Abbreviations: BMI: body mass index; DM2: diabetes mellitus type 2; ALT: alanine aminotransferase; AST: aspartate aminotransferase; ALP: alkaline phosphatase; GT: gamma glutamyltransferase; NAS: nonalcoholic fatty liver disease activity score.
2.2. Histological Assessment
Of the baseline biopsies, 54 were available, and for the follow-up biopsies, 41 were available for reevaluation including scoring of necroinflammatory changes and NASH. Available liver biopsies were reevaluated by two of the researchers (RH and HH), blinded to patient characteristics. The stage of fibrosis and the NAFLD activity score were determined according to Kleiner et al. . The FLIP algorithm was used to define the presence of NASH . For cases where the archival biopsy could not be retrieved, scoring of the fibrosis stage was obtained from the original pathology report, since the interagreement assessment regarding the fibrosis stage between the original report and the follow-up review was high (kappa 0.80). However, in these cases the original scoring of steatosis, lobular inflammation, and ballooning were not included in the analysis of data.
2.3. Statistical Analysis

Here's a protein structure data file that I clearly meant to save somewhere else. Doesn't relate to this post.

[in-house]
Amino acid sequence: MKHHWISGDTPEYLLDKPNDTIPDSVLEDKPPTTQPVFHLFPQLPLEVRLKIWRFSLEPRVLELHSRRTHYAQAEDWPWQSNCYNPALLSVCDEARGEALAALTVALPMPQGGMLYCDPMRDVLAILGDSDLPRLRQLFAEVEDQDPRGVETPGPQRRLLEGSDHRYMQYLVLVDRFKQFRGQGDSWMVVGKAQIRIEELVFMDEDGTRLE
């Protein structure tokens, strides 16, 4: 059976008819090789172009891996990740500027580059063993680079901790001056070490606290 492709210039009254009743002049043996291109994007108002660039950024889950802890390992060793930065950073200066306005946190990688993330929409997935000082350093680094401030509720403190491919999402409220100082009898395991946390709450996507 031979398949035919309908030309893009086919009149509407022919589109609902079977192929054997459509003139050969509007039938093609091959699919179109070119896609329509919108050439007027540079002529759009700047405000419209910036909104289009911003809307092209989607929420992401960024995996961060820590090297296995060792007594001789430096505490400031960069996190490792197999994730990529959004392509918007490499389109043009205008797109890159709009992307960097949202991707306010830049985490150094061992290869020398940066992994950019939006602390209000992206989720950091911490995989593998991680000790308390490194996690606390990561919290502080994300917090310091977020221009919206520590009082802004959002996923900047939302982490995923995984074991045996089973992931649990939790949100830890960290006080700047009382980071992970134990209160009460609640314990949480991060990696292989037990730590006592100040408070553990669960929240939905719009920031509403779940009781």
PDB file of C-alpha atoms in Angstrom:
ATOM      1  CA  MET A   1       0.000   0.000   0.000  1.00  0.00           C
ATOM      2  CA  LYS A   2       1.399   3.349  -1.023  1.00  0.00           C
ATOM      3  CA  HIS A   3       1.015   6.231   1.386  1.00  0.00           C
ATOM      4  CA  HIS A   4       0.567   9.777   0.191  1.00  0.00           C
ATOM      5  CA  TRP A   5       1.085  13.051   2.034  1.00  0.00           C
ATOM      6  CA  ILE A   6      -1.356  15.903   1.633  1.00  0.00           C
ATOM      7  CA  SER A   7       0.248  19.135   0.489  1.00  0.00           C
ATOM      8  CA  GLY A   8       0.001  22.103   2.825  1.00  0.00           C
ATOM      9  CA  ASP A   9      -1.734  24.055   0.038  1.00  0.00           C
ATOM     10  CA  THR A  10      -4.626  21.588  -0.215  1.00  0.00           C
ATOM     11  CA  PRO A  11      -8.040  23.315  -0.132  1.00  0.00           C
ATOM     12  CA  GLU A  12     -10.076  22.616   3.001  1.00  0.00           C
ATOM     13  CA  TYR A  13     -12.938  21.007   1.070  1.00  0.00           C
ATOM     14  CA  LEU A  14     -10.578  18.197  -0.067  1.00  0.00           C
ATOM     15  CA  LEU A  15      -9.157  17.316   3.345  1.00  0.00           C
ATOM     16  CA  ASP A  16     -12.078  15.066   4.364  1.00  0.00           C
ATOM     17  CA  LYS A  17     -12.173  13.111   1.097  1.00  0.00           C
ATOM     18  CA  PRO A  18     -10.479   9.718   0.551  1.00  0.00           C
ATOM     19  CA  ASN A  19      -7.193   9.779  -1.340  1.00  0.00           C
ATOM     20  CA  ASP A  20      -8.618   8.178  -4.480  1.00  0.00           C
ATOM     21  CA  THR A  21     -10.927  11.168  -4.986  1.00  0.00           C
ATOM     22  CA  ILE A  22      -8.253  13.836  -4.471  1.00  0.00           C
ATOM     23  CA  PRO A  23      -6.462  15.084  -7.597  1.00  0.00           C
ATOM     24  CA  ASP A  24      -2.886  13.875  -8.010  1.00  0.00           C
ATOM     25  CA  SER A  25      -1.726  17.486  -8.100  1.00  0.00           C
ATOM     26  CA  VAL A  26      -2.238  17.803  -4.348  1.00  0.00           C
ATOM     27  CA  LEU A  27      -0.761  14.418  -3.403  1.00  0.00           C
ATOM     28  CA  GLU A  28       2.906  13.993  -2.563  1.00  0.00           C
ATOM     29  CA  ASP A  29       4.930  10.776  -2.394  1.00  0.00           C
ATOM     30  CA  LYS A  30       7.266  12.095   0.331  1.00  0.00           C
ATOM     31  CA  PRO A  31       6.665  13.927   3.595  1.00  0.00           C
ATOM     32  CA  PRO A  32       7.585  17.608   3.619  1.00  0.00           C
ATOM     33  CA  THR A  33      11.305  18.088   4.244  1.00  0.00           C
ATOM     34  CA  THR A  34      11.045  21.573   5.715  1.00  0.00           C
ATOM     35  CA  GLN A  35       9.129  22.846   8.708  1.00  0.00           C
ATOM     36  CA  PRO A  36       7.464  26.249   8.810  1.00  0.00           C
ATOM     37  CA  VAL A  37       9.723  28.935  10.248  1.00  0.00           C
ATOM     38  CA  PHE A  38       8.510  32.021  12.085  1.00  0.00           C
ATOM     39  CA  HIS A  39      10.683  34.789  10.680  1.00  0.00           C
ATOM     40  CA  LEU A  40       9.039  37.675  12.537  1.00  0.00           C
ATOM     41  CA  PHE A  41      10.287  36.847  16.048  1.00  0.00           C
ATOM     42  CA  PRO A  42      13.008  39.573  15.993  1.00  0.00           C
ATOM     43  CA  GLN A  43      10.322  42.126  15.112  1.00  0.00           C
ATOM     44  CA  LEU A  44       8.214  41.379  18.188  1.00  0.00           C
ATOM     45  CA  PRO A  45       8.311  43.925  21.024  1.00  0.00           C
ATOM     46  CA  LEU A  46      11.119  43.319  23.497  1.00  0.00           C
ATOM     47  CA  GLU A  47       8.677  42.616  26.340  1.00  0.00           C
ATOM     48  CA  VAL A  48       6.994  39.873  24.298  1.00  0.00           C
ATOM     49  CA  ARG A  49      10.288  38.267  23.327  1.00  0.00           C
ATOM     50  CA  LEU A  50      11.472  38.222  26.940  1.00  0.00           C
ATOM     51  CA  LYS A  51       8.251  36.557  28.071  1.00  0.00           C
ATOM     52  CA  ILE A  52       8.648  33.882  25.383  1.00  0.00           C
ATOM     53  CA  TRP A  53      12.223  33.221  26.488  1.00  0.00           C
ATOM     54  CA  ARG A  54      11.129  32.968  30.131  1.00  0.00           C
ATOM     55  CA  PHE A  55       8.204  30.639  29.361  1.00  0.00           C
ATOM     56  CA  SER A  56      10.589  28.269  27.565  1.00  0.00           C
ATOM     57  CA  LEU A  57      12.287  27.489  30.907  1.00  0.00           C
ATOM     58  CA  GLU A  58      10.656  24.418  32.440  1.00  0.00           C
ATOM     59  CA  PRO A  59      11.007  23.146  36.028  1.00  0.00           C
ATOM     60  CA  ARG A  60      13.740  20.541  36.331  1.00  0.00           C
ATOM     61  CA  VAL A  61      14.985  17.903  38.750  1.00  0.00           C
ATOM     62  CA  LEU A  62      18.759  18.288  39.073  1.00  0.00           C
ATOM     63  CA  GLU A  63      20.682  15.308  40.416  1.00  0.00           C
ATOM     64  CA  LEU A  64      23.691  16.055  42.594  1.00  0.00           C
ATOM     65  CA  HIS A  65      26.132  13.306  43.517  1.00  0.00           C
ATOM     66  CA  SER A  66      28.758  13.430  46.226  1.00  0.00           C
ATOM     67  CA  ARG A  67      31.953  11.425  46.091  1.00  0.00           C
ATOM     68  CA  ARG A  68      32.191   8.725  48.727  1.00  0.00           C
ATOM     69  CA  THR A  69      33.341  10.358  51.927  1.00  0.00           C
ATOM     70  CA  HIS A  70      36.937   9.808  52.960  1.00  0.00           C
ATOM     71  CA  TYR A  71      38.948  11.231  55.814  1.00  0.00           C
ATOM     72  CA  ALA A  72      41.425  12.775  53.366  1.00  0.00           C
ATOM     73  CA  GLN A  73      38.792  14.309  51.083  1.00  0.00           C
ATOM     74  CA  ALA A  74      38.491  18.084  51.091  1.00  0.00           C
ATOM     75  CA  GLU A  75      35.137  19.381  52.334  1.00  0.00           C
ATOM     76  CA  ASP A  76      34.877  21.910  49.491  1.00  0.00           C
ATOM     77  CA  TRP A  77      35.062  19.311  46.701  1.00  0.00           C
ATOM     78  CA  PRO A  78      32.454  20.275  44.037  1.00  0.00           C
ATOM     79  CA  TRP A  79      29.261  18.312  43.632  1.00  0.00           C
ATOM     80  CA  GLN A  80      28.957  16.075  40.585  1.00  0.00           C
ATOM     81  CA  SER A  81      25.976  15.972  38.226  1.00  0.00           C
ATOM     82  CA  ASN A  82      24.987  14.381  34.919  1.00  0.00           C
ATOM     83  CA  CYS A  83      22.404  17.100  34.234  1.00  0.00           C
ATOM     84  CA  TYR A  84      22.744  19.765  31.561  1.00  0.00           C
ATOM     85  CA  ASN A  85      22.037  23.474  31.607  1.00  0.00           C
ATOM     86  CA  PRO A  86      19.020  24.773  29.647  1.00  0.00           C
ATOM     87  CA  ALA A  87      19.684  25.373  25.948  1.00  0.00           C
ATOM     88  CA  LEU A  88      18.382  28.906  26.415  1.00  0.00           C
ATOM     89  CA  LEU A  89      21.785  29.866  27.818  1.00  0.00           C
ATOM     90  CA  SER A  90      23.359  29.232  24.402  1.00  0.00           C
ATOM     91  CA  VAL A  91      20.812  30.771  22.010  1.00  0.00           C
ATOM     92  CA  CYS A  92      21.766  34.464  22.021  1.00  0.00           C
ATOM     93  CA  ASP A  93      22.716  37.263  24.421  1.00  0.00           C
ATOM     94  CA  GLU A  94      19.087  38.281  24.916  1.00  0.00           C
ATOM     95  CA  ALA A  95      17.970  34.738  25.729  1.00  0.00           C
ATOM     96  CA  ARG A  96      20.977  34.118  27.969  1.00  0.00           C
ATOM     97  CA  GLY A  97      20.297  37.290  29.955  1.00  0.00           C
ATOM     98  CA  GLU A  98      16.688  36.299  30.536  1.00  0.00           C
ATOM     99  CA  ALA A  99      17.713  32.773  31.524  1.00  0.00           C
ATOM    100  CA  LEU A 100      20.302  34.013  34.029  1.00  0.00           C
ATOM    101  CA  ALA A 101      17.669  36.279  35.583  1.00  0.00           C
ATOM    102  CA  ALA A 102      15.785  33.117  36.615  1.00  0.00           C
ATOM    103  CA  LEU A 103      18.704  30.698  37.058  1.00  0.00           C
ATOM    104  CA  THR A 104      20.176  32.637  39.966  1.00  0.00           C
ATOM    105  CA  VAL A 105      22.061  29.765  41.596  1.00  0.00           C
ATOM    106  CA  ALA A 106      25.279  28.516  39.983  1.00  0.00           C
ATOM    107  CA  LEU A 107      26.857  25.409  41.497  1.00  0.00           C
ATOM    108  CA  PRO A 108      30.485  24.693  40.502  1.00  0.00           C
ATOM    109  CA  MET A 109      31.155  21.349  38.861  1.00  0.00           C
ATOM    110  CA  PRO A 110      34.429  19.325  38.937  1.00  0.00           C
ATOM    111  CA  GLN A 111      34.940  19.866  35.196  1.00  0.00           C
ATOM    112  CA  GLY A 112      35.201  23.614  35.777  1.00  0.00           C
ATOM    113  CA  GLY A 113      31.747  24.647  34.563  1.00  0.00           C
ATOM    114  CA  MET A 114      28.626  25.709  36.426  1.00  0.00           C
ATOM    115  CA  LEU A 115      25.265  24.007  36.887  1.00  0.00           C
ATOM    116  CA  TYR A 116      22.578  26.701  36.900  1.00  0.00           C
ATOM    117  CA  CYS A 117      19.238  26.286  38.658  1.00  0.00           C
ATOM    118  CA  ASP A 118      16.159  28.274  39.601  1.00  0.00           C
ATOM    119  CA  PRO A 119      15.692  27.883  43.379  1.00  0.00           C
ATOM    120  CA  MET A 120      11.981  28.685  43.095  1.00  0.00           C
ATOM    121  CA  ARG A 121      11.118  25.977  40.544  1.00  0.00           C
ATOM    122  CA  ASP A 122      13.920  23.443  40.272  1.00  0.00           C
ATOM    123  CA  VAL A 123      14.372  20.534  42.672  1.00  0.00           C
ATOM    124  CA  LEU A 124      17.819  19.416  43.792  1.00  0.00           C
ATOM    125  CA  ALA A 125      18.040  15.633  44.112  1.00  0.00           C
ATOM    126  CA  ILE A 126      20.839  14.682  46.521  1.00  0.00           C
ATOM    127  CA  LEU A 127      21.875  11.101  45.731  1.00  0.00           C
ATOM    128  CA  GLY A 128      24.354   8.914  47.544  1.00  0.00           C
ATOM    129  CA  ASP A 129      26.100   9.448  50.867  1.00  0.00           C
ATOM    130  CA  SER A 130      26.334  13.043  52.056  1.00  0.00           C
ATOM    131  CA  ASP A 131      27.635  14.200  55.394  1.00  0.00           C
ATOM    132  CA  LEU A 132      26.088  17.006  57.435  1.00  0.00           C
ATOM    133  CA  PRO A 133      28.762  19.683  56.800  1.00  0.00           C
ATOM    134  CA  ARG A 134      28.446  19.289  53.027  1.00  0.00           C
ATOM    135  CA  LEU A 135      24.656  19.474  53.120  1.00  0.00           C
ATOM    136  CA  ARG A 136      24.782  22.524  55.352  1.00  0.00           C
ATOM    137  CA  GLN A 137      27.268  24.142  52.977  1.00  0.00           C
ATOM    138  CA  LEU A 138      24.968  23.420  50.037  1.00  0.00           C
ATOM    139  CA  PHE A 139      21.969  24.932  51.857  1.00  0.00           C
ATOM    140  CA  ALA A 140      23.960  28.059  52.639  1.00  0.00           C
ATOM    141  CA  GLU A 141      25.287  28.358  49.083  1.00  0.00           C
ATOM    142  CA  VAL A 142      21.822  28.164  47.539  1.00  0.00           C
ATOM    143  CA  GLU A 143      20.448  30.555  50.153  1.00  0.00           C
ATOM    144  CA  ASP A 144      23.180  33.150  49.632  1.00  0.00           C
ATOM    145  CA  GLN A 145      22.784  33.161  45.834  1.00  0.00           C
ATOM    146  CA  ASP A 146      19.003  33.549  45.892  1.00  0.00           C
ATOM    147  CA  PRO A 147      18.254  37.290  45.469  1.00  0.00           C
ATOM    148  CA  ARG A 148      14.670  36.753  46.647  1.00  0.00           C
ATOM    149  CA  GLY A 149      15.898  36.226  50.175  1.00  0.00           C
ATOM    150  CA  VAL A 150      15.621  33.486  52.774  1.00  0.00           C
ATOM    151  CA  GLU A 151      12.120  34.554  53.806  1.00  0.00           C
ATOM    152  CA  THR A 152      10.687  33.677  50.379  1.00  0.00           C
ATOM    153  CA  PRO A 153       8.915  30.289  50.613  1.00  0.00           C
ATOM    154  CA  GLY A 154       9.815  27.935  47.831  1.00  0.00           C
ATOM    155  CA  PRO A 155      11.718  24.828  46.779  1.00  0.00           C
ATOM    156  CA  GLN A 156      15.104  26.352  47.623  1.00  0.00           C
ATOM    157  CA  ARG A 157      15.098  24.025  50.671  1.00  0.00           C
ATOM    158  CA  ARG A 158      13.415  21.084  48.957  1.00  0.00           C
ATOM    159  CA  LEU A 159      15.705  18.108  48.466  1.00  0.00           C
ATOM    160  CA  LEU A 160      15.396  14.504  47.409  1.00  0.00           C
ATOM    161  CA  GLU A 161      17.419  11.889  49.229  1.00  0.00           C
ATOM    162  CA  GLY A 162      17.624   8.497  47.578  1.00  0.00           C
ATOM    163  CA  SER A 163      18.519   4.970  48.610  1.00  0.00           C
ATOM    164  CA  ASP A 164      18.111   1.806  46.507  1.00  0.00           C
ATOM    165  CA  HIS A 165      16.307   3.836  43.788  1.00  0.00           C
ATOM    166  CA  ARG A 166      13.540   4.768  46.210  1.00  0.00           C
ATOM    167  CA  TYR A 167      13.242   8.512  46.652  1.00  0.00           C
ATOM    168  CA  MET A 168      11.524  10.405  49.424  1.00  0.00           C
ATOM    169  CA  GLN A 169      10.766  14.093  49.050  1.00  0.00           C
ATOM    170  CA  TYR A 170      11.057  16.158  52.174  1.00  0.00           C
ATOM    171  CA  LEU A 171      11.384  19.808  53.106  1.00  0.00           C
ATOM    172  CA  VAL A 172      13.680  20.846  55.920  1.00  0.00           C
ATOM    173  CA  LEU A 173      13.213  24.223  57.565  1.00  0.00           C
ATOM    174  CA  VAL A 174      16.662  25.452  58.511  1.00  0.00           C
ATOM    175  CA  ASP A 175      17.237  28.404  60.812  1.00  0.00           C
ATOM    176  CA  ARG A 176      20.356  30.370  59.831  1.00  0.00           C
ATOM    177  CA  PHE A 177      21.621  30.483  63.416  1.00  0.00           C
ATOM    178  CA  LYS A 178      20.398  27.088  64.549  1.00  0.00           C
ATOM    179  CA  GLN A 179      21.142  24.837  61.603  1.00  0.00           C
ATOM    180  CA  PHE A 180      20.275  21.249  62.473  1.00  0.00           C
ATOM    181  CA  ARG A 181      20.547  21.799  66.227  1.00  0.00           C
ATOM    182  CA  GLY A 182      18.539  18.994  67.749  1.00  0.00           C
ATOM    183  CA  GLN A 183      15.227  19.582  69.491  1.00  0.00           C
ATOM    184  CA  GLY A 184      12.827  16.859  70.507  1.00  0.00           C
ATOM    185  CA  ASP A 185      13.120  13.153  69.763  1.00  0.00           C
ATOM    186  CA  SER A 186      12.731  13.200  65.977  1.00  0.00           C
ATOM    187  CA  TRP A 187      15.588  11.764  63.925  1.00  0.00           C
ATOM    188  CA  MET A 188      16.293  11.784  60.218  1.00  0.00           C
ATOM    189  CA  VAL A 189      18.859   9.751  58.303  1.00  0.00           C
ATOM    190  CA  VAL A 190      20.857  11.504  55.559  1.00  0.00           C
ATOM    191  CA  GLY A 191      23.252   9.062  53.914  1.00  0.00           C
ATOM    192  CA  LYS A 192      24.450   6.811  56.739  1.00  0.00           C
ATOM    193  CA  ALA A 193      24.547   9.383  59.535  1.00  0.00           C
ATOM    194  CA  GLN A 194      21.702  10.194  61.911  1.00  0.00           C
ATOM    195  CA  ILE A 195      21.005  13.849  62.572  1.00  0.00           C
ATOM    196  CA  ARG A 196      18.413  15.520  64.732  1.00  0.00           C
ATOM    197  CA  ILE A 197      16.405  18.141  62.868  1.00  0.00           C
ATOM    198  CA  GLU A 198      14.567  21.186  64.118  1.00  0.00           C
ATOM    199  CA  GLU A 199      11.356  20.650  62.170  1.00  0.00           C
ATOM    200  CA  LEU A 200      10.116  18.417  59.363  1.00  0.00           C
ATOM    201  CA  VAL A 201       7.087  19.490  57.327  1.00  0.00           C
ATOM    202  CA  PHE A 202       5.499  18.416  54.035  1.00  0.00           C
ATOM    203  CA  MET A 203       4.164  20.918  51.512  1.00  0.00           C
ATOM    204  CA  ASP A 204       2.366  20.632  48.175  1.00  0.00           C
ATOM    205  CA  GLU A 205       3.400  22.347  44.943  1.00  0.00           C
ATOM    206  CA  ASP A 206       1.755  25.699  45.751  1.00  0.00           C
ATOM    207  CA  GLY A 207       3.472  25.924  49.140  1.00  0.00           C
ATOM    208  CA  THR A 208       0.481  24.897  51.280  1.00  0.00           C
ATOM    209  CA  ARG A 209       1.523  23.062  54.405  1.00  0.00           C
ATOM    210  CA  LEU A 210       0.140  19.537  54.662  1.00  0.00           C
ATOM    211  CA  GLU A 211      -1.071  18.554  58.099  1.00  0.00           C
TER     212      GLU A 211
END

Descriptive statistics for continuous variables are expressed as median (range), and categorical variables are presented as absolute numbers (percentages). Differences in continuous variables were analyzed using the Mann–Whitney test and differences in categorical variables with Fisher’s exact test. The median rate of fibrosis progression in patients with baseline NASH and NAFL, respectively, was calculated as the increase in fibrosis stages divided by time between biopsies, measured in years. A logistic regression model was used to identify factors at baseline and follow-up associated with progression of fibrosis. In multivariate modeling, we adjusted for a number of a priori defined possible confounders including sex, age, BMI, T2DM at baseline, and time between biopsies. A Cox regression model was used to investigate histological factors at baseline as well as fibrosis progression per se and their association with mortality after the second liver biopsy. These analyses were adjusted for the same confounders as in the logistic regression model.